Q&A: Felisa Higgins

Felisa Higgins says drought in the Panama Canal is hindering global logistics.

illustration of a cargo ship trapped in a canal with a hand coming in from the left side as if to pluck it free, by Nadia Radic


Q: The Panama Canal is considered an engineering marvel. Give us a little history.

HIGGINS: Records of interest in an interoceanic canal through the Central American isthmus date back to the 16th-century reign of Charles V, king of Spain, who commissioned a survey for a route through Panama to expedite the journey for ships laden with riches from the Americas. Since its completion in 1914, the canal greatly shortened the transit for vessels from the Atlantic to the Pacific and vice versa. Later, the invention of the steel box container dramatically revolutionized the global supply chain, and as the number of goods moving around the world in these container ships exploded, the Panama Canal became the standard by which cargo ships are built.


Q: The extreme drought in Panama is affecting the canal, limiting the number of ships passing through. What’s being done to address this problem?

HIGGINS: The Panama Canal Authority has proactively adjusted the permissible draft for vessels that transit the canal each day. Some vessels are unloading their cargo and using the Panama Canal Railway, which runs 47 miles along the canal, to get containers to the other side of the country, then loaded onto another vessel.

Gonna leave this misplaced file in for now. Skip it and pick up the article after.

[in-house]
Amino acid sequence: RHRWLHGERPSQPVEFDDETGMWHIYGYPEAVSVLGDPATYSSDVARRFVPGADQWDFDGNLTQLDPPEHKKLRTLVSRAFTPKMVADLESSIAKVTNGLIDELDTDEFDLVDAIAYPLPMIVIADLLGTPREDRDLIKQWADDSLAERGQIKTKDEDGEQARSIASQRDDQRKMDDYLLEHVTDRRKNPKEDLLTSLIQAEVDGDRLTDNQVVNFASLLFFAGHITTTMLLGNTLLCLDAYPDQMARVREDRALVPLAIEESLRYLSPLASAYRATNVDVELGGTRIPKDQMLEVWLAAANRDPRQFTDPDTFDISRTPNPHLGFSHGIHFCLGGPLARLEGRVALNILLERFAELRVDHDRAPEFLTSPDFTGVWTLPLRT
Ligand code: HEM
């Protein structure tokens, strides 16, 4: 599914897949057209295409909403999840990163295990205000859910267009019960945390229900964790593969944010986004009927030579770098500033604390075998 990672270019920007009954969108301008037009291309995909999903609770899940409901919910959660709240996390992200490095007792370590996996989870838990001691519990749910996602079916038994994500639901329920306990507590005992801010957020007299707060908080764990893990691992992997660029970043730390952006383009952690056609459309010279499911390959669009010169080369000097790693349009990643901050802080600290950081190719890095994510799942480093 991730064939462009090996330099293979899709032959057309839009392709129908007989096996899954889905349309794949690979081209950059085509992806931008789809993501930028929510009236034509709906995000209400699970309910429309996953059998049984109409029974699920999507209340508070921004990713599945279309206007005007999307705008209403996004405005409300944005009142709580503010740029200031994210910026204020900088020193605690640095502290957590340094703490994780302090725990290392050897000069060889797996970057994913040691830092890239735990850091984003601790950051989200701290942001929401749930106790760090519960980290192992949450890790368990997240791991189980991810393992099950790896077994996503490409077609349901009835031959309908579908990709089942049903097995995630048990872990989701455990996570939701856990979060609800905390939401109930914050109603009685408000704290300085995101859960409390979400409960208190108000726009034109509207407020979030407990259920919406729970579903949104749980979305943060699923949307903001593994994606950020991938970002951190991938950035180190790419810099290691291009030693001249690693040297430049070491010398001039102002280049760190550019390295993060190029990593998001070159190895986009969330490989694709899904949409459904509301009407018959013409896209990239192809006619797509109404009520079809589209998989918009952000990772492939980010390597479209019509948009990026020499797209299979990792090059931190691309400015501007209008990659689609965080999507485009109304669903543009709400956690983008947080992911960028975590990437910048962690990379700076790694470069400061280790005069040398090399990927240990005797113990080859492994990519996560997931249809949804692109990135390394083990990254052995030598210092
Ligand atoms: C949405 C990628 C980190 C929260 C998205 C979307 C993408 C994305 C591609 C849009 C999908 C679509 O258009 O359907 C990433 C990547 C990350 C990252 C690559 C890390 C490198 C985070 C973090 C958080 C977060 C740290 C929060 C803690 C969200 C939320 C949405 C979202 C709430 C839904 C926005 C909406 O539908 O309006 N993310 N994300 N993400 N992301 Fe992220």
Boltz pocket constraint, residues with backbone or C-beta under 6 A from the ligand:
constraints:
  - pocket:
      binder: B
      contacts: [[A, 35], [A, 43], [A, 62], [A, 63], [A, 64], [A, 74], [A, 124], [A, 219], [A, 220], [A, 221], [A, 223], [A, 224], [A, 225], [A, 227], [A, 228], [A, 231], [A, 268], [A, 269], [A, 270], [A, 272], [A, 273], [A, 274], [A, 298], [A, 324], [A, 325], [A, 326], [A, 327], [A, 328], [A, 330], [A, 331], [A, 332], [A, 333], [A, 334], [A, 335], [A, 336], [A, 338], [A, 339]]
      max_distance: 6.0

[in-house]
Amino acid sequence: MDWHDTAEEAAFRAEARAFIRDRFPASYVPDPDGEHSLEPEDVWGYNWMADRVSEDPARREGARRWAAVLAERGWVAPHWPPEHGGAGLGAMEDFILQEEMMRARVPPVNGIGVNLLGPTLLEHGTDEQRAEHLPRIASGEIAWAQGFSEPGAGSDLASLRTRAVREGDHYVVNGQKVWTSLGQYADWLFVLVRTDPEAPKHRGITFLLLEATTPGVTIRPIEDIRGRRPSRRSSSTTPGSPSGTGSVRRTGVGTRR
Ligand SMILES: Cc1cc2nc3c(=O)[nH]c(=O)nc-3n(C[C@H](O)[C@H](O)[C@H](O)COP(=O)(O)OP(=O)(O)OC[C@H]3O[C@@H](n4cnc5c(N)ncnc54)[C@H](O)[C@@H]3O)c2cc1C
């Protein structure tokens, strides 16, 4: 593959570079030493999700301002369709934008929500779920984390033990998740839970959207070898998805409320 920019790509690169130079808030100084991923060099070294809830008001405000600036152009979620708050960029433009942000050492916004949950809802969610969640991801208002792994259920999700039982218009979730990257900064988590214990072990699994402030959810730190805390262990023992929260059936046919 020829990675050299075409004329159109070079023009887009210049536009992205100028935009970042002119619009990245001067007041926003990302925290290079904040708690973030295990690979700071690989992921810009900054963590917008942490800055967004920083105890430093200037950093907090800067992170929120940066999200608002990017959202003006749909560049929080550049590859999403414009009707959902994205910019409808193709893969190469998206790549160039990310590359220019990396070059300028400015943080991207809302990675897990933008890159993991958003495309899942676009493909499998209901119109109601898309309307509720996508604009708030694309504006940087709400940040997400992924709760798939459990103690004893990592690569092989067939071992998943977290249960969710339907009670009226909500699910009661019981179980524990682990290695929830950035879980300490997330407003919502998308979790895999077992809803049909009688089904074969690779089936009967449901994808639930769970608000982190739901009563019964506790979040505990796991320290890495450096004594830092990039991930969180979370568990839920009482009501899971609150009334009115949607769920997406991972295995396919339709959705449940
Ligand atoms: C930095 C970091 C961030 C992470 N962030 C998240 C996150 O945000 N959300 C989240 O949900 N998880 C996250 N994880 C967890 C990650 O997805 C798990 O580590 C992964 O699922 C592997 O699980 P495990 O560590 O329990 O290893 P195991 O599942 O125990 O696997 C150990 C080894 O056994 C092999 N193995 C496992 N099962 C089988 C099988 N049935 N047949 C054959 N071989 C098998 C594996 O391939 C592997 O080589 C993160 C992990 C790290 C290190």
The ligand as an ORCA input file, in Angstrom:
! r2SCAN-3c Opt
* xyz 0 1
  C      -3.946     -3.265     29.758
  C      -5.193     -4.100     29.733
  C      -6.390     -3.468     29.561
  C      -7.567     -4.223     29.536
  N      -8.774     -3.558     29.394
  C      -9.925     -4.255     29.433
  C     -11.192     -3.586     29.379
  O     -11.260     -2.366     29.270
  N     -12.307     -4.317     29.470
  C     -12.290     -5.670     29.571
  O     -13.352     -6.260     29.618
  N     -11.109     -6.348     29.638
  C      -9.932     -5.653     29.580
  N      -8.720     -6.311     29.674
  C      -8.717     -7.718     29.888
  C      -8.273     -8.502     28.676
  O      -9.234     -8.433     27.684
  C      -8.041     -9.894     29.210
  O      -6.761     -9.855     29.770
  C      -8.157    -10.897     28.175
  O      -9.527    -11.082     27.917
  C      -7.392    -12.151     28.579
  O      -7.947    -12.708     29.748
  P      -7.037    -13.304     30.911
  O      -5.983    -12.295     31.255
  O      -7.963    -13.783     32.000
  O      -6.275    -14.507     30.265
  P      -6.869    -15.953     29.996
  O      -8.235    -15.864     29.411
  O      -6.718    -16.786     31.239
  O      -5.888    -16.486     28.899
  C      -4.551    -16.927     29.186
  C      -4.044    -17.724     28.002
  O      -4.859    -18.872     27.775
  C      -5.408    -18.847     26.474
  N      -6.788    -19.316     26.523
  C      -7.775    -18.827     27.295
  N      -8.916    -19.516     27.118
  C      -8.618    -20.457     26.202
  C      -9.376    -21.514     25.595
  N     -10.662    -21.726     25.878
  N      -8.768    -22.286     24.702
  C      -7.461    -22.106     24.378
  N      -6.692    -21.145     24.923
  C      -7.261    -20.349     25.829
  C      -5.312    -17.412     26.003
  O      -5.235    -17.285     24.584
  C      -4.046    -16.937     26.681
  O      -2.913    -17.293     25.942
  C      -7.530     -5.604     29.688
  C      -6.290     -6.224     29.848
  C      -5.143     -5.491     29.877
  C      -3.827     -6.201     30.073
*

Q: What about shoring up the canal water?

HIGGINS: There are ongoing hydrological studies to figure out ways to recover and retain water. One of these measures is the proposed Rio Indio reservoir, and there are shorter-term tactics such as using water-saving basins and cross-filling lock chambers to raise and lower the vessels in ways that recover a large amount of water. This year, some are hoping for a strong La Niña that would hopefully bring lots of rain and alleviate the situation.


Q: How important is the canal to Panama itself?

HIGGINS: The Panama Canal contributes significantly to the nation’s GDP. Panama also imports semi-finished goods that are finished in the country and strategically distributed globally, boosting this initiative by offering tax incentives to attract foreign investment, generate employment, and transform the country into a competitive hub for light manufacturing and logistics operations.


Q: You recently took students to Panama, where you’re originally from. What did they learn?

HIGGINS: Of course, they studied the nuts and bolts of logistics, met with port operators, with warehousing and distribution companies, and got to see firsthand the wonder of the Panama Canal. However, I loved most how the students embraced the people, the food, the music, and the culture of Panama. 


Felisa D. Higgins is associate dean for undergraduate education and clinical professor of supply chain management in the Smeal College of Business.